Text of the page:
The main sources of exp in the game are PvE quests and dungeon-running. If you're the sort who plays MMORPGS in spite of the genre's gameplay (which consists of killing monsters to level and get loot), then there won't be anything thrilling here. But for those of us who enjoy mowing down mobs and accumulating shinies of various types, it's handled very smoothly in EE. The zones are lovingly detailed, even though they are small compared to many other games', and there are a wide variety of different locales. I actually appreciated the 'smaller with more character' approach to zone design, since so many other games boast 'vast worlds' that are mostly barren land without anything interesting to see or find anyway.

One of the social tools EE has that I think is neat, is the Profile system, which takes the old /who mechanic to a new level. You can fill out your profile with various personal info (including general interests) and top it off with a few sentences about whatever you feel like, and enable it to be visible whenever others do a player search on the server. I appreciate the concept of trying to help more likeminded people find each other ingame, and putting some personality into the mechanic. There is also a LFG tool, but it's rather clunky and isn't really used by most people that I've seen (most people ask for groups in Zone chat instead).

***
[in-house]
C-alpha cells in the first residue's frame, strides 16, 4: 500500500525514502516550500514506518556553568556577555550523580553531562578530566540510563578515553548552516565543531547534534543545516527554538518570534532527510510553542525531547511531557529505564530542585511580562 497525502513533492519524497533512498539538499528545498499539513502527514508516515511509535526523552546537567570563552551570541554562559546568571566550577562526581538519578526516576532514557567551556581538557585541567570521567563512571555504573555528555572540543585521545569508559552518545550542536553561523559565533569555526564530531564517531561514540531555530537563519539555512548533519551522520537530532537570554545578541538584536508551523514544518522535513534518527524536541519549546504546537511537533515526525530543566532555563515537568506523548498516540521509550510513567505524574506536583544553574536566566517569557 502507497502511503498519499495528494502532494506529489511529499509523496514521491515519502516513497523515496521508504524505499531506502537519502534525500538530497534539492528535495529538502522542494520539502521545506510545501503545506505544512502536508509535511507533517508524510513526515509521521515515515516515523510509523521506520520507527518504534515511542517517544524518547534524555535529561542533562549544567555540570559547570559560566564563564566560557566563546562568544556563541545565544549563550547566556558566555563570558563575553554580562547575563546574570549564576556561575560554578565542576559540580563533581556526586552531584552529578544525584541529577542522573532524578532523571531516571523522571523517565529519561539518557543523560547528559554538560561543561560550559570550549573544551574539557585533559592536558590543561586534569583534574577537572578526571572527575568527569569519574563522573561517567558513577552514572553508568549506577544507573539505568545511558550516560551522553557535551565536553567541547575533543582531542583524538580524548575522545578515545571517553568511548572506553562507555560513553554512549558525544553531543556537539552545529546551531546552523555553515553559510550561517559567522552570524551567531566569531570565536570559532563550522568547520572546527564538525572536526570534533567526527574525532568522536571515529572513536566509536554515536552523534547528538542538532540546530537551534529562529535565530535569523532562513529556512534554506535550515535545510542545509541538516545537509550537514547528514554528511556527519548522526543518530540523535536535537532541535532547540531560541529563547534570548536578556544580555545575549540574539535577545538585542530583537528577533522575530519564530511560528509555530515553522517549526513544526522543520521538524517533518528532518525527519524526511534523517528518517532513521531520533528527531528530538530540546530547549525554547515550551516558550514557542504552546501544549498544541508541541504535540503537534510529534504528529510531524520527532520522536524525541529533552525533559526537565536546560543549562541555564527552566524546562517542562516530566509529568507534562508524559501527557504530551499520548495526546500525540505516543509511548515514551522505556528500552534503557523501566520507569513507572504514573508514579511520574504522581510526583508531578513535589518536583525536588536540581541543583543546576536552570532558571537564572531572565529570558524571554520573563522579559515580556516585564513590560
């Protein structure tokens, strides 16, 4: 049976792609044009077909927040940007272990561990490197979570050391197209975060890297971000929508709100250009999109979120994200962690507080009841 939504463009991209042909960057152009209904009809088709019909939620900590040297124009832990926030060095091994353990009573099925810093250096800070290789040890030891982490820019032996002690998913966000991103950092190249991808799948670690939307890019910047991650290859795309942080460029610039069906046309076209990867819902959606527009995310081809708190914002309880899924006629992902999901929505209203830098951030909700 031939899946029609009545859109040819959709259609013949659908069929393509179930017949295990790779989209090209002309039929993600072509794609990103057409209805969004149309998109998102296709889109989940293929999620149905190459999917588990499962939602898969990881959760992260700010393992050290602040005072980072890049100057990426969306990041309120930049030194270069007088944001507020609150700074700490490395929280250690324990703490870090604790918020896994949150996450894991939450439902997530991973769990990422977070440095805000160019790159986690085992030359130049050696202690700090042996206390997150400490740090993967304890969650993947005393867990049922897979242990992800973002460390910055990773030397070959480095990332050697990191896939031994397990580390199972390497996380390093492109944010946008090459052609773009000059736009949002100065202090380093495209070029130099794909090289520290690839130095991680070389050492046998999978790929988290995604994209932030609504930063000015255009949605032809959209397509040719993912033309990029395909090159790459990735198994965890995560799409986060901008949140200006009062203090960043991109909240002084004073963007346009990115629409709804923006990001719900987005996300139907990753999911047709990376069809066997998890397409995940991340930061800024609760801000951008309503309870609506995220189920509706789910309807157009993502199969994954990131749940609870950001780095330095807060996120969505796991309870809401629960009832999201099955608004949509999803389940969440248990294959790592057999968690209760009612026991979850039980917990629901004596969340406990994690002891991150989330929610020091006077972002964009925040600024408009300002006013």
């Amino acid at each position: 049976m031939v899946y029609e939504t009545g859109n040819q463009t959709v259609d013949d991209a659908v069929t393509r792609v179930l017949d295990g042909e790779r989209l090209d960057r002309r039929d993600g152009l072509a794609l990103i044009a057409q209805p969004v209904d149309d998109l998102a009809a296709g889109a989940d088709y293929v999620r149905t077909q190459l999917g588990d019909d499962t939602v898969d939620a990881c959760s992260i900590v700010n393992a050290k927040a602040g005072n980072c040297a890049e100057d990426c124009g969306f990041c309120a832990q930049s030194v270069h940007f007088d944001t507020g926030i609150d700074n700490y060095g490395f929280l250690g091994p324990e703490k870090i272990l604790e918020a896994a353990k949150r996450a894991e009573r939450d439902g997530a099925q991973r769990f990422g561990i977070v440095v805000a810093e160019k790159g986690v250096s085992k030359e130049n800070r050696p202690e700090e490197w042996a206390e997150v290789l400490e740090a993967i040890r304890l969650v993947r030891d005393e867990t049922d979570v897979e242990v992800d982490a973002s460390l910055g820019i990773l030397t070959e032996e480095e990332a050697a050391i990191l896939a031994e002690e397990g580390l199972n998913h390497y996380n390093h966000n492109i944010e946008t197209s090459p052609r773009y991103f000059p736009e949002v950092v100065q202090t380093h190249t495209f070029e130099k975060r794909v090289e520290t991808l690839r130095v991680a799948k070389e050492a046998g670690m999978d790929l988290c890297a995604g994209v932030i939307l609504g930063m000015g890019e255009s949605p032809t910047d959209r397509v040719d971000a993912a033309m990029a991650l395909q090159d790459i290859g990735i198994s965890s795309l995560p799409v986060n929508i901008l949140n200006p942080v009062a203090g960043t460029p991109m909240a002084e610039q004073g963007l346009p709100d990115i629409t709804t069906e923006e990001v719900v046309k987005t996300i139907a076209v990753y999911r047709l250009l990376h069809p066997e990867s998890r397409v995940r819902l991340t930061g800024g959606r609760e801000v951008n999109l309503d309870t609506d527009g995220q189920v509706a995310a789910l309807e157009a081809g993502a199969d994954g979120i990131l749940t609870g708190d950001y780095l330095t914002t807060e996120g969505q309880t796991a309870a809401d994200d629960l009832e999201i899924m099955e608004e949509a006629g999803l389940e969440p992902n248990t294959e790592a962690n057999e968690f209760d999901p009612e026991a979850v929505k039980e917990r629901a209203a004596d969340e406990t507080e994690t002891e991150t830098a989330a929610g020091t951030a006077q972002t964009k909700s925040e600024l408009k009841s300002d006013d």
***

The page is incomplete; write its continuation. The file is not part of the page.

Character profile
One thing I almost feel is a drawback, is the speed at which you level (at least up til level 30, which is my current situation). It's very easy to completely outlevel the quests in your current zone, especially if you are doing the simple grind-based 'guild quests' to level up your guild (more on that in a moment). As a completionist, I was actually happy if I died and lost (a small amount of) exp, since the stuff flows like water. With the current level cap being 50, I'm interested in seeing how much slower levels will go as I get closer to it. As it is, leveling goes as a fast clip, with the only restriction on how many classes you want to level simultaneously is time, money to level up class skills, and the bag space to store weapons and accessories for each class when you switch over.